Two Columbia Filmmakers Awarded 2019 SFFILM Sloan Science in Cinema Filmmaker Fellowships

BY Felix van Kann, December 19, 2019

Recent alumna Josalynn Smith ’19 and current student Gina Hackett both received the 2019 SFFILM Sloan Science in Cinema Filmmaker Fellowship. They will each receive a $35,000 cash grant and a two-month residency at SFFILM’s FilmHouse residency space. 

 

Something in the Water, the winning project of writer/director Josalynn Smith, follows Leah, a teen girl living in St. Louis City, who feels isolated and ignored after moving to a new neighborhood and being bused to a new school in an overwhelmingly white county. When Leah begins to observe behavioral changes in her little brother, through her research and experimentation she soon discovers that lead is the culprit. Now tasked with finding the source of the contamination and advocating for a systemic overhaul, a girl, once ignored, begins to find her voice.

 

Writer/director Gina Hackett’s project A Bridge Between Us tells the story of the high-society wife Emily, who, after her husband and chief engineer of the Brooklyn Bridge is paralyzed in the early stages of its Victorian-era construction, reluctantly steps up to act as his intermediary, courting jealousy and hostility as she blossoms into an engineer in her own right. Based on a true story, A Bridge Between Us tracks the building of a bridge and the collapse of a marriage.

 

In addition to the award, another short film by Smith, Ride or Die, screened at the Twin Cities Black Film Festival in October and at the Williamsburg Independent Film Festival in November.

 

Commenting on her project, Hackett stated, “When I came upon the true story of Emily Warren Roebling, I instantly recognized its potential for the big screen. Although she lived in a very different time, her story felt personal to me. It was the story of a woman determined to support the man she loves by taking on his work, but whose competency in that work threatens the very relationship she is so desperate to protect. It was inherently cinematic, and I am honored that SFFILM has recognized the screenplay as such too.”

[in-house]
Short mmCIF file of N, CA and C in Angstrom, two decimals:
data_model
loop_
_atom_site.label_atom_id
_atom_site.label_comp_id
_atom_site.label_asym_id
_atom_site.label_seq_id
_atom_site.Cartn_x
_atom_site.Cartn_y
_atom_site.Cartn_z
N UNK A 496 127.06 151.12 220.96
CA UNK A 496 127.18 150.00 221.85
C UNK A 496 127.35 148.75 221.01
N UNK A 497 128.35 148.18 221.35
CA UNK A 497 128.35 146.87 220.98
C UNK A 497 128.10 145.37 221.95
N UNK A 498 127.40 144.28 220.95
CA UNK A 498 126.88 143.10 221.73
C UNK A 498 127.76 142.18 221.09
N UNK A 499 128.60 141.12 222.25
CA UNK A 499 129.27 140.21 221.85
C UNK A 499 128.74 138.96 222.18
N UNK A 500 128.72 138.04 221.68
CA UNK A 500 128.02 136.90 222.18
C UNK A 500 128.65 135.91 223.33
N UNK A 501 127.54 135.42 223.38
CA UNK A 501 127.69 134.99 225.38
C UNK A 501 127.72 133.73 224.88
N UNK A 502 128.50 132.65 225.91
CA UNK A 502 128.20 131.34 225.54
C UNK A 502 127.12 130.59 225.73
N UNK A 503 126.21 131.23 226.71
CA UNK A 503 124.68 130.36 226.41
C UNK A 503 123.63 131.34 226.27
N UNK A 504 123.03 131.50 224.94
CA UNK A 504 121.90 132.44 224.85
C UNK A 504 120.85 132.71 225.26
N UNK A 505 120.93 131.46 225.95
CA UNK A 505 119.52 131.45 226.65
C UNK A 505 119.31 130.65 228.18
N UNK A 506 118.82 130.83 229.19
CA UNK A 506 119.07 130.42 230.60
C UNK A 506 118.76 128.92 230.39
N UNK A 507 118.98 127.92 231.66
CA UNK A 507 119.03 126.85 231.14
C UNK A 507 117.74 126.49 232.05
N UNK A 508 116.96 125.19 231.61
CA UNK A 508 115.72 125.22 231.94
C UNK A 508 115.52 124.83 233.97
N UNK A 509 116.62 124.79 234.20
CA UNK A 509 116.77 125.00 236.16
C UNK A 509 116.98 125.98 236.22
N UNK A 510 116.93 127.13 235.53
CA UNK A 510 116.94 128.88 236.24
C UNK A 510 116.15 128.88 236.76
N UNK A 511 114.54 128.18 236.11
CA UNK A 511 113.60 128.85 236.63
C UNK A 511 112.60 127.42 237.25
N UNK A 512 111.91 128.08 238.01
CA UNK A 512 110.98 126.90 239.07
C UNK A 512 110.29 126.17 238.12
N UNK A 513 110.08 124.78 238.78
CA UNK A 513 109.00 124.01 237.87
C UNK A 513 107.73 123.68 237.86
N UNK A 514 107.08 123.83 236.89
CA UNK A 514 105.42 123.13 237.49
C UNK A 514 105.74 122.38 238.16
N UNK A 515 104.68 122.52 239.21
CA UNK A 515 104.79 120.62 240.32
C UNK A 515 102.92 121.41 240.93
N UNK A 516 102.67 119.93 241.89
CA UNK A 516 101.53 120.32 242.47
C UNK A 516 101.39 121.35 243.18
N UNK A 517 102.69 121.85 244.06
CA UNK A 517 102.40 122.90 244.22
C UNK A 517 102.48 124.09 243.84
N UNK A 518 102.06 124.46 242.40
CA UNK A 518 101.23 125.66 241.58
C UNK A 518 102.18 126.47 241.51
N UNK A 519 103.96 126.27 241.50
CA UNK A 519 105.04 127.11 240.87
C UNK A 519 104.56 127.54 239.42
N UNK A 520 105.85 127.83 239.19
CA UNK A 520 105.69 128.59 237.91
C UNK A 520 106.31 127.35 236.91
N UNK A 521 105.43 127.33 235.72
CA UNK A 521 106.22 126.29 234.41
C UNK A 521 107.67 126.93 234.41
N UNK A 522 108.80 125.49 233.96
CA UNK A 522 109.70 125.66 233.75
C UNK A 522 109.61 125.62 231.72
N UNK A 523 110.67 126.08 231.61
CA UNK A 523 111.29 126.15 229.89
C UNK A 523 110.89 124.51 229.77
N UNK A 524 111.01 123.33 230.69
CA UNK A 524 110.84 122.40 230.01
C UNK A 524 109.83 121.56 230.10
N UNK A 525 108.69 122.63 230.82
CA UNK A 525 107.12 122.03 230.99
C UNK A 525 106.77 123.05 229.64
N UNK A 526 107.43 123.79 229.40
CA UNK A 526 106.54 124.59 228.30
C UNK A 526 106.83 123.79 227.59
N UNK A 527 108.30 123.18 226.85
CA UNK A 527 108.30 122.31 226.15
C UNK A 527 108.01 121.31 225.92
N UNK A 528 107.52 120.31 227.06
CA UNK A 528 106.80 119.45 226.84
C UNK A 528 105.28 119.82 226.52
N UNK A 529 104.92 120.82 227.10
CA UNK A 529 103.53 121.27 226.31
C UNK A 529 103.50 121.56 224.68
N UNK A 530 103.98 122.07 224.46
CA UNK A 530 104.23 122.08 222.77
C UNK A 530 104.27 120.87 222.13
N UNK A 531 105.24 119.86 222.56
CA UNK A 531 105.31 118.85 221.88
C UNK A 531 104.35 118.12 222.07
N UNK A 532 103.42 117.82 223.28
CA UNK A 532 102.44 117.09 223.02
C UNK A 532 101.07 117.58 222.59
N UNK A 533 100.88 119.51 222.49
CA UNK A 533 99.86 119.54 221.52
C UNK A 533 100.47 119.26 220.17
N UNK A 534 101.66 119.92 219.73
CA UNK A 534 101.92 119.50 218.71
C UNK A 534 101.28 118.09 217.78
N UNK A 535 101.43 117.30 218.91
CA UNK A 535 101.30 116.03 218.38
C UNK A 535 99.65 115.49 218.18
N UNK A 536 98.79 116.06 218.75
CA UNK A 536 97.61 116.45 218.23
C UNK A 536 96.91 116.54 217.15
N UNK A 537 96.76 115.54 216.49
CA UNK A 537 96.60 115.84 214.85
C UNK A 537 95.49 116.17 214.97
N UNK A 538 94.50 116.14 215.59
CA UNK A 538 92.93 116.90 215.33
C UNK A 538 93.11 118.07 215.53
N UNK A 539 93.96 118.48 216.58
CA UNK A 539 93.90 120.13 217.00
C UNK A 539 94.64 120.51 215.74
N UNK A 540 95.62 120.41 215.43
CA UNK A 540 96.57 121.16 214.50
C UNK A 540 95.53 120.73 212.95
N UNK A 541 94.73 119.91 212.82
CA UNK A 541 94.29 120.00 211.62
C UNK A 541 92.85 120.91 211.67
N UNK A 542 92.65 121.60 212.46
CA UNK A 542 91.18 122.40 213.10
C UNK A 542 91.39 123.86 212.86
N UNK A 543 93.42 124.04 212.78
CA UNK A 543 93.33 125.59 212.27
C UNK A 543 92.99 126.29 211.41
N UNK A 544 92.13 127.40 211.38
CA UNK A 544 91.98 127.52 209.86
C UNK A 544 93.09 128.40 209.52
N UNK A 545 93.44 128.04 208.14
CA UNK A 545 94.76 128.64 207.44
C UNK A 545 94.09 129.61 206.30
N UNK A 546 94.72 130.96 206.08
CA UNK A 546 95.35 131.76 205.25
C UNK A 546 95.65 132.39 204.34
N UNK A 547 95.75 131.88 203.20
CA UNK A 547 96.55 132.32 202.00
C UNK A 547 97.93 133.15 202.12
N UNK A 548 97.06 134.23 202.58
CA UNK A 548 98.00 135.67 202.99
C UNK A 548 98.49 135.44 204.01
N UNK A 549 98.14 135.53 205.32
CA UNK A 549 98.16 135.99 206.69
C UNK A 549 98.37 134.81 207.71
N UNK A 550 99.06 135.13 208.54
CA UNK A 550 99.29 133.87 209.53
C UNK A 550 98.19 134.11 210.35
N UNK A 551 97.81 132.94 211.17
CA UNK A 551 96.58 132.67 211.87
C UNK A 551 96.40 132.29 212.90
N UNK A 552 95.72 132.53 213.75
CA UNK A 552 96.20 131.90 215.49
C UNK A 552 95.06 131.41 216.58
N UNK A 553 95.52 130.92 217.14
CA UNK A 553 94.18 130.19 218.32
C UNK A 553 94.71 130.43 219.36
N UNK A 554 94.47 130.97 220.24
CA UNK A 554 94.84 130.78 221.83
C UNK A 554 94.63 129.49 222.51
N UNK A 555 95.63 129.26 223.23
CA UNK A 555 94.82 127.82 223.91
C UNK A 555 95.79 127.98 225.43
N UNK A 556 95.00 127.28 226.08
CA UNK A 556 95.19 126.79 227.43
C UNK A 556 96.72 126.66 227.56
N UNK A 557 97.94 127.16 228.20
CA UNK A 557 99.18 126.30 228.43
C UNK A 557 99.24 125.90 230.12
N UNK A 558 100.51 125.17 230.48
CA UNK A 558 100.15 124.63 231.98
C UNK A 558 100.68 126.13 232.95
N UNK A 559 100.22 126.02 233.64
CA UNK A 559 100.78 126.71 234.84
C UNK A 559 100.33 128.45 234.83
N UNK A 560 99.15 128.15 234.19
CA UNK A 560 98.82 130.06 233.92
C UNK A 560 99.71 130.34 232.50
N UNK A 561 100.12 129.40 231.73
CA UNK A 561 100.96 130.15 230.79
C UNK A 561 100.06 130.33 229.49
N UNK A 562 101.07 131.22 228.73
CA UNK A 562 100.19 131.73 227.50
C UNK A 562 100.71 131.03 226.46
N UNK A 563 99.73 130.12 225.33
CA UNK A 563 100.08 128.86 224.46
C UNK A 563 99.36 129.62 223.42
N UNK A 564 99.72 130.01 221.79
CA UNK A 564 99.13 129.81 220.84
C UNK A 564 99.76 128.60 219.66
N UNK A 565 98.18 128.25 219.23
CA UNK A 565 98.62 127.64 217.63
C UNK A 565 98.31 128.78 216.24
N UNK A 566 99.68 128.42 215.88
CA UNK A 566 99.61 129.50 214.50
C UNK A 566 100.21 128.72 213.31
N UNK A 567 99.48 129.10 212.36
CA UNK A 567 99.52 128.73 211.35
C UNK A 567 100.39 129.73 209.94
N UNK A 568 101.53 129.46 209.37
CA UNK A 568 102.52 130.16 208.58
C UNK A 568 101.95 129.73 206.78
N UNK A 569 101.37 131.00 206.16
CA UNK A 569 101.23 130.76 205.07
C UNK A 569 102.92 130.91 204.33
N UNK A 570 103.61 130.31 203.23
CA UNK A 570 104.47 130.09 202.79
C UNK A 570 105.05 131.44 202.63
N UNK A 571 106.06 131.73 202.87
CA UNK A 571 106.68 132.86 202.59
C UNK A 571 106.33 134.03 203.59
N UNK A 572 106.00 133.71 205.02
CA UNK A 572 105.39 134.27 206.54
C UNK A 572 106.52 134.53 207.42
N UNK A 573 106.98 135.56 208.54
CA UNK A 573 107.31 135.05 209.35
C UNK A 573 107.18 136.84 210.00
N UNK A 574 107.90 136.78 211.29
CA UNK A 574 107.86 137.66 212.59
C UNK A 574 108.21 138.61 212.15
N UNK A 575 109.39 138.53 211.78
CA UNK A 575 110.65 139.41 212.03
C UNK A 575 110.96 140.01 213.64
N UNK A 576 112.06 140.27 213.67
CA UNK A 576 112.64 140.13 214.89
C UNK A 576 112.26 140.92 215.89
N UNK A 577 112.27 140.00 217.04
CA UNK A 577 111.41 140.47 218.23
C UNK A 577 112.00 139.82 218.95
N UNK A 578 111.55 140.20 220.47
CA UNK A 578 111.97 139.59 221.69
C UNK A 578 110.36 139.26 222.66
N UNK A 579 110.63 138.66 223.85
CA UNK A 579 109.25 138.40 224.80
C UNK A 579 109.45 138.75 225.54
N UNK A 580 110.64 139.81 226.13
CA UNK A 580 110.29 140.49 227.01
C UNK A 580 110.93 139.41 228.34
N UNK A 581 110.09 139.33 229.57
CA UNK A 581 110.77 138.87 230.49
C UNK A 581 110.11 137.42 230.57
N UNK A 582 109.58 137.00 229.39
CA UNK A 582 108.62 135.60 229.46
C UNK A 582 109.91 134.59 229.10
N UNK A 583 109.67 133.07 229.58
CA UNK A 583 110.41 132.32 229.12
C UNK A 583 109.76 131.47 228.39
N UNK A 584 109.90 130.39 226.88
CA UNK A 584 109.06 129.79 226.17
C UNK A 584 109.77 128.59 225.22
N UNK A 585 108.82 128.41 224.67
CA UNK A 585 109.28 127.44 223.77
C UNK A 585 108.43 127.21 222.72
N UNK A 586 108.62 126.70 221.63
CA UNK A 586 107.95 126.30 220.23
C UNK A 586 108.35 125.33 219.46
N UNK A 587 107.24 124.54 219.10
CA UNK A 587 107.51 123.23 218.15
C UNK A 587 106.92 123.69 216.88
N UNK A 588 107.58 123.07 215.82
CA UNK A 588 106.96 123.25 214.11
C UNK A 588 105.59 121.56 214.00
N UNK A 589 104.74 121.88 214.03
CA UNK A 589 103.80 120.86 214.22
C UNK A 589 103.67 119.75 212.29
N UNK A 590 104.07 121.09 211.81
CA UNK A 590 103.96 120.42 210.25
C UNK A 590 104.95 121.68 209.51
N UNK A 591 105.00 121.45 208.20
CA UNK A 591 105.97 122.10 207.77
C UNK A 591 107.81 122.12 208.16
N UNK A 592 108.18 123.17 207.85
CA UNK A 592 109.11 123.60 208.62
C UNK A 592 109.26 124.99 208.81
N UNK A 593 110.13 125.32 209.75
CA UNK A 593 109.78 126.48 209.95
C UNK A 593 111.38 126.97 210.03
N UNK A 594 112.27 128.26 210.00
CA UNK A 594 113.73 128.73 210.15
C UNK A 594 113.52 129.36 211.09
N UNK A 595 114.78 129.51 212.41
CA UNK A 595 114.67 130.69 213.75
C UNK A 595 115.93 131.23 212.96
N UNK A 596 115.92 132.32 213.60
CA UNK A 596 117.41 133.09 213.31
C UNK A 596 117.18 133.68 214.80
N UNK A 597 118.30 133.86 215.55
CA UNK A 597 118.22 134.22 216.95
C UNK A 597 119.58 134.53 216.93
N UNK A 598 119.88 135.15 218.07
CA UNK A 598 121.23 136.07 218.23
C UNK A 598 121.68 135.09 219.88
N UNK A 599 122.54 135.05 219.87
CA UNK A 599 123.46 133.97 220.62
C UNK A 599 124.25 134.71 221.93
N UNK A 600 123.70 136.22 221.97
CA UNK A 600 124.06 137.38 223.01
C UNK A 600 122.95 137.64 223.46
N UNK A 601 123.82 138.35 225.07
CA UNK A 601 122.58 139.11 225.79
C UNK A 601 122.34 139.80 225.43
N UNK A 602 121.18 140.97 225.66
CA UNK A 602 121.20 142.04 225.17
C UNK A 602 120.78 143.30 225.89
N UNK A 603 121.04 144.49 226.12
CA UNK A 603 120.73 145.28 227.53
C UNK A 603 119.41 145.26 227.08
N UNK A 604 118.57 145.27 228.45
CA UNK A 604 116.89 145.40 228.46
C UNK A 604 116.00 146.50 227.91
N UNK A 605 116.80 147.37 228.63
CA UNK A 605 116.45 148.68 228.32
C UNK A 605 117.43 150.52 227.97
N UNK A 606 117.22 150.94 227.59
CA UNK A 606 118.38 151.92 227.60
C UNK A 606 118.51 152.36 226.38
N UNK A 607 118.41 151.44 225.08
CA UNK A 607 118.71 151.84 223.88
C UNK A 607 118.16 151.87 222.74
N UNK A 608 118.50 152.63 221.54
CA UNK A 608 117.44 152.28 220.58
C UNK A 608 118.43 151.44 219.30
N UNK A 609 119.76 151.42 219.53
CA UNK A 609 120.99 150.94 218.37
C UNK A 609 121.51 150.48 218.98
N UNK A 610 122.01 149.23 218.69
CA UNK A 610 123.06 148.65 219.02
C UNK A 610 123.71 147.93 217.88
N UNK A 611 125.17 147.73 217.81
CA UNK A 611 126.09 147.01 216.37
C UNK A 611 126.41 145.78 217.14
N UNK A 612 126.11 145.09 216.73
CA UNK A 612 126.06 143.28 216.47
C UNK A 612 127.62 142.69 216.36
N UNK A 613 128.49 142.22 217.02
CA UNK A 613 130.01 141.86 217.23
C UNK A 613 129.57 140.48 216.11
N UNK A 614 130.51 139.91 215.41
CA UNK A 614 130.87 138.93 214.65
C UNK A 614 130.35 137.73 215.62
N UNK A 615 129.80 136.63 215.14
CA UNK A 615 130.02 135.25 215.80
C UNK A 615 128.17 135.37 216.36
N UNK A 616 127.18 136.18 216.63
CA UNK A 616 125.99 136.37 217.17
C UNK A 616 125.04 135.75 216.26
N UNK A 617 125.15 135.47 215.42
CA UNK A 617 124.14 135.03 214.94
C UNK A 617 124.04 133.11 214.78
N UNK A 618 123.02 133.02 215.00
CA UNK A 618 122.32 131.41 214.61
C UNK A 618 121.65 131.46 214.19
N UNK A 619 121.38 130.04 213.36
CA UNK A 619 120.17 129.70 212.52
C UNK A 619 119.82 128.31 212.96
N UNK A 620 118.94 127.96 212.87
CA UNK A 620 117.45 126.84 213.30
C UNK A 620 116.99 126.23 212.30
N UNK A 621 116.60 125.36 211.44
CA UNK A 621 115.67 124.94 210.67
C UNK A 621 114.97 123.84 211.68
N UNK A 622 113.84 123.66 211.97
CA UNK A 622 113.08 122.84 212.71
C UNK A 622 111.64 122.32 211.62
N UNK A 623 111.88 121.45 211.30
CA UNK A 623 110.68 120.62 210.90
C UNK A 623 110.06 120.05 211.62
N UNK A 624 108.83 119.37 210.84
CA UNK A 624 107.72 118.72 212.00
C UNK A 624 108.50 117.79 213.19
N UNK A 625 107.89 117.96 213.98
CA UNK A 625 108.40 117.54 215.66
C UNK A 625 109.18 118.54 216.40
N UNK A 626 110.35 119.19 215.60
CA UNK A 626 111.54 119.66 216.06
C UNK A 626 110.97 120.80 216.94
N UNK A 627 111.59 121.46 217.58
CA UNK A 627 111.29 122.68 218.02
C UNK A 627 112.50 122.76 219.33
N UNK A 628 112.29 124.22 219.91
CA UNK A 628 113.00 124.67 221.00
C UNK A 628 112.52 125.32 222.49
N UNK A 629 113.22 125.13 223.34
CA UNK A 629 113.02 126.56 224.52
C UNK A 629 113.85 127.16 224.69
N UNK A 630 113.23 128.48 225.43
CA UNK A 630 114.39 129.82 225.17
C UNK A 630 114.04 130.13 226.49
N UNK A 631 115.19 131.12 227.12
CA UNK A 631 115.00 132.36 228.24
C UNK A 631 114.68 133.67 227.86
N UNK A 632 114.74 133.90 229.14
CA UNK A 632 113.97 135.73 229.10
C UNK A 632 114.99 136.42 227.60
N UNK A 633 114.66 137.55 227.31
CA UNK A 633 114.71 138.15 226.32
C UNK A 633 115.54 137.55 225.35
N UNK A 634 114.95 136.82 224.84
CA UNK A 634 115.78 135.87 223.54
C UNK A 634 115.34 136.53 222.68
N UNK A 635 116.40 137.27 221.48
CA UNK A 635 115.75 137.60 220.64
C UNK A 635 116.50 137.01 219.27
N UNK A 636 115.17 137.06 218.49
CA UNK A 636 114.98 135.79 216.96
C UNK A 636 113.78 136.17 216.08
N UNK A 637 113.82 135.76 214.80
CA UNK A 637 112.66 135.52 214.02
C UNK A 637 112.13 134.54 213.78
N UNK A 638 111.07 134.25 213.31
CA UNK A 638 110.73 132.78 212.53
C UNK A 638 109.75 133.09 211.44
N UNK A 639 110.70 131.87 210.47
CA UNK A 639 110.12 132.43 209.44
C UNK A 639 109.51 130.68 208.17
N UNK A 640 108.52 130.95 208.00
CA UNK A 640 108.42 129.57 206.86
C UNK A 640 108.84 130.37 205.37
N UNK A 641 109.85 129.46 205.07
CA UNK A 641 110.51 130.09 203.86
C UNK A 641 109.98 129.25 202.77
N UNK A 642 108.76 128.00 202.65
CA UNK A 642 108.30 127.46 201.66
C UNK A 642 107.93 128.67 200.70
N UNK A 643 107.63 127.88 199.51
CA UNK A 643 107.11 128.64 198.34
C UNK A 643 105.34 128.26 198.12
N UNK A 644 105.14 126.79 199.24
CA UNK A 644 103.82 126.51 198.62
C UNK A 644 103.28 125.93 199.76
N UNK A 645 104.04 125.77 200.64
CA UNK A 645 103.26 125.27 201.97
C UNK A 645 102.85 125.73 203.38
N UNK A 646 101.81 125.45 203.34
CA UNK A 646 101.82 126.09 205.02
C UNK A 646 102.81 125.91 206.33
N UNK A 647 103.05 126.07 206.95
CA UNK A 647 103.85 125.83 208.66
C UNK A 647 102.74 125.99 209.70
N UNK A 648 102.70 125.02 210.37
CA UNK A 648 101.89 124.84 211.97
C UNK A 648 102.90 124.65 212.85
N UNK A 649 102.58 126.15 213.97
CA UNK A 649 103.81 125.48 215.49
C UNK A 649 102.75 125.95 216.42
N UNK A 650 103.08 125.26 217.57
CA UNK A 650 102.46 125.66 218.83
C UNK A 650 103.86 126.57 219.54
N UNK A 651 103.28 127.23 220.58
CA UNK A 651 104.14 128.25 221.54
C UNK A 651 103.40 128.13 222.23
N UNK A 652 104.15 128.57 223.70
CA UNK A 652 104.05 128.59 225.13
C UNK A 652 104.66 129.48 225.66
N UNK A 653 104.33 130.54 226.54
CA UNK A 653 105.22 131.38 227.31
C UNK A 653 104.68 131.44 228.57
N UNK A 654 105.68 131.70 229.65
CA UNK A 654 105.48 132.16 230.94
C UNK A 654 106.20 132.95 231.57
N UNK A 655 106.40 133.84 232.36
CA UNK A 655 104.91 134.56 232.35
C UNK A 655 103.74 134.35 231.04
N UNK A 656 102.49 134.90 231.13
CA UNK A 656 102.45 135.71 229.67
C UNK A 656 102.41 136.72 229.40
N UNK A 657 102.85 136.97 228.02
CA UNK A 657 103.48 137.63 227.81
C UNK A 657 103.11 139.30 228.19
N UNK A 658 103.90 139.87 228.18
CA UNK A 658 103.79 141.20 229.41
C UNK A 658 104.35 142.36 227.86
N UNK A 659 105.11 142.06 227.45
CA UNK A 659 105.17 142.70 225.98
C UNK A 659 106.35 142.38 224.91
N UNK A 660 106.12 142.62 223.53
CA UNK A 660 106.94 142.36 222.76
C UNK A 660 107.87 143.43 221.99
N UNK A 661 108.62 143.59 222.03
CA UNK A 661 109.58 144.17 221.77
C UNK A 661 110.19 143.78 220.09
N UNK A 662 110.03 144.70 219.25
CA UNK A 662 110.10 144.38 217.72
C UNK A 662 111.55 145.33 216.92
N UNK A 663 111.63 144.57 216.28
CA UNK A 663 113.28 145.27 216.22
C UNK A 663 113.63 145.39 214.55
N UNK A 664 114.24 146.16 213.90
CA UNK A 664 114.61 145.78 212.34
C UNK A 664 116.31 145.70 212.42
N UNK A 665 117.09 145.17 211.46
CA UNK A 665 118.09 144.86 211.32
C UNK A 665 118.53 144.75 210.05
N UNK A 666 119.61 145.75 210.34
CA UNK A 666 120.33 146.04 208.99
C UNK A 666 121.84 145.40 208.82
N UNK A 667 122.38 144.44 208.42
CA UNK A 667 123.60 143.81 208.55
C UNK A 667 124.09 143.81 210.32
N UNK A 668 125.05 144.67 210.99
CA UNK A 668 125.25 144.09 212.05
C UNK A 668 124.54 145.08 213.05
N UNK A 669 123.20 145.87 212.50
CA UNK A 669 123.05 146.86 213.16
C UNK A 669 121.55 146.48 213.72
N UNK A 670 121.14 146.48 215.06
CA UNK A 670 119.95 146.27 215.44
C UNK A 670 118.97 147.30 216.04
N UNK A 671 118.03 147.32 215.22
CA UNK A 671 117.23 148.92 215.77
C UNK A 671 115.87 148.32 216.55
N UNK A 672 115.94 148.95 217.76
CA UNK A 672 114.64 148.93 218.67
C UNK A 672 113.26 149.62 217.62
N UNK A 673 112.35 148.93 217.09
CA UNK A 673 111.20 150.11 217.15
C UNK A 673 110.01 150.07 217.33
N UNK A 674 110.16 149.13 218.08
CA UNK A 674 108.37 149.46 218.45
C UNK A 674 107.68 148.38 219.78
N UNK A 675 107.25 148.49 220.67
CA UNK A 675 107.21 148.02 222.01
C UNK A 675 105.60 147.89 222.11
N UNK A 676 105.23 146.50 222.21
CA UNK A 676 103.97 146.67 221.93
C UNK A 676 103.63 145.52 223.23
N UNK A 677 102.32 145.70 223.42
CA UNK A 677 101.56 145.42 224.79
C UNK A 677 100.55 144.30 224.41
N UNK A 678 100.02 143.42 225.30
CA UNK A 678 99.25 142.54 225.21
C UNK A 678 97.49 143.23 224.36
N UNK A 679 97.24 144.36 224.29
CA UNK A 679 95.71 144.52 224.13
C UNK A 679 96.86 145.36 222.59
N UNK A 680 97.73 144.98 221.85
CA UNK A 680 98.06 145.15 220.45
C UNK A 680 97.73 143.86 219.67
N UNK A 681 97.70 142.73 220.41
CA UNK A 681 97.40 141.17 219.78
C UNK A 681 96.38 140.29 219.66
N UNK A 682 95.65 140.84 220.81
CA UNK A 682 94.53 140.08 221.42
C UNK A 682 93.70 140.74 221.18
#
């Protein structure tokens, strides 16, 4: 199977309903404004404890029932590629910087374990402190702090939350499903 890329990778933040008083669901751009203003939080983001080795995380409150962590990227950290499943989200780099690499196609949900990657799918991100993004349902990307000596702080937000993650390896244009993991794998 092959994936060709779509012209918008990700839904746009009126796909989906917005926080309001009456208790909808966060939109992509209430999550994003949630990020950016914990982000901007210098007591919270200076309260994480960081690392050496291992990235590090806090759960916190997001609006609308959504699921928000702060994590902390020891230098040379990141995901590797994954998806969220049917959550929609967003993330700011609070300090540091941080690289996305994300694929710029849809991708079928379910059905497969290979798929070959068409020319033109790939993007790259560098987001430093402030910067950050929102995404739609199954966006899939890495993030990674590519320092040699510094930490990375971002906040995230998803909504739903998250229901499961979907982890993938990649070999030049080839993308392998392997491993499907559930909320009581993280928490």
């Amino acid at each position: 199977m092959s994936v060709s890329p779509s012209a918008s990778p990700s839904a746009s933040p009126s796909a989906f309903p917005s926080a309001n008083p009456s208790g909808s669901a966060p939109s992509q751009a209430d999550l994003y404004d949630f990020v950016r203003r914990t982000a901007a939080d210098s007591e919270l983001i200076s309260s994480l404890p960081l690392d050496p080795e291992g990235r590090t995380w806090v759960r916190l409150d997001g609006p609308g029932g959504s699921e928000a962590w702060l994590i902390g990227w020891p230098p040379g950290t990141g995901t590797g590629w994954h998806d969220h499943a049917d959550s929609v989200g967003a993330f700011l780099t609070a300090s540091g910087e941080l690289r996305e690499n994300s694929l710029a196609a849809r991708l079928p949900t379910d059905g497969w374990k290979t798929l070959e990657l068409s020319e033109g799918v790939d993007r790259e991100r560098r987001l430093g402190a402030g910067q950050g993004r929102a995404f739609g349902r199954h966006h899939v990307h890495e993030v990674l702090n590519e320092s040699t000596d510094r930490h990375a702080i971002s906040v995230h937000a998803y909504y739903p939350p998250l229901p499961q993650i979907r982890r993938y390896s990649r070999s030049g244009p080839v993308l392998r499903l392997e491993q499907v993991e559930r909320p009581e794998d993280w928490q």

According to the SFFILM website, “The Science in Cinema Filmmaker Fellowship is funded by the Alfred P. Sloan Foundation as part of their mission to champion films that explore scientific or technological themes or characters. SFFILM will award fellowships to filmmakers in the screenwriting phase of developing a screenplay that tells a story related to science or technology.” Film outlet medium.com further explains: “SFFILM will connect each fellow to a science advisor with expertise in the scientific or technological subjects at the center of their screenplays, as well as leaders in the Bay Area’s science and technology communities. In addition to the residency and grant, SFFILM’s artist development team will facilitate industry introductions to producers and casting, financing, and creative advisors — investing in fellows from early script development stages through to release with the goal to further professional development and career sustainability.”

 

Josalynn Smith started in the industry as an interviewer and videographer on the award-winning feature documentary, Jim Crow to Barack Obama (2013). She has had films in St. Louis International Film Festival and Queer Fest St. Louis. More recently, Smith is a recipient of the Alfred P. Sloan Foundation’s Production Grant for her thesis film Something in the Water (2019), a narrative short film that she wrote and produced. She also keeps a foot in non-scripted with her docu-series A Moveable Feast which she worked on as an artist-in-residence at the Catwalk Institute. Additionally, Smith is the recipient of the Jesse Thompkins III Screenwriting Award from Columbia University. 

 

Gina Hackett is an MFA student in Screenwriting/Directing at Columbia University. Originally from Wisconsin, she earned her bachelor’s degree in English and Film Studies at Harvard University. In 2019, Hackett received the prestigious Screenplay Grant from the Alfred P. Sloan Foundation, as well as the Katharina Otto-Bernstein Production Grant for her upcoming thesis Delicate Prey. She also received Columbia's Alex Sichel Fellowship for a second-year female director demonstrating promise and was a finalist for the SFFILM Rainin Grant as a co-writer on Waleed Alqahtani’s feature film Amal. Her most recent short film Amateur Night (2019) was accepted into the 2019 New Orleans Film Festival. Her producing credits include Girl Friend (2017), which took home the prize for “Best Student Short” at Provincetown International Film Festival and "Best New York Short" at New Fest. As Co-Chair of Columbia Women in Film (CWIF), Hackett champions intersectional storytelling that explores the myriad ways in which women inspire each other.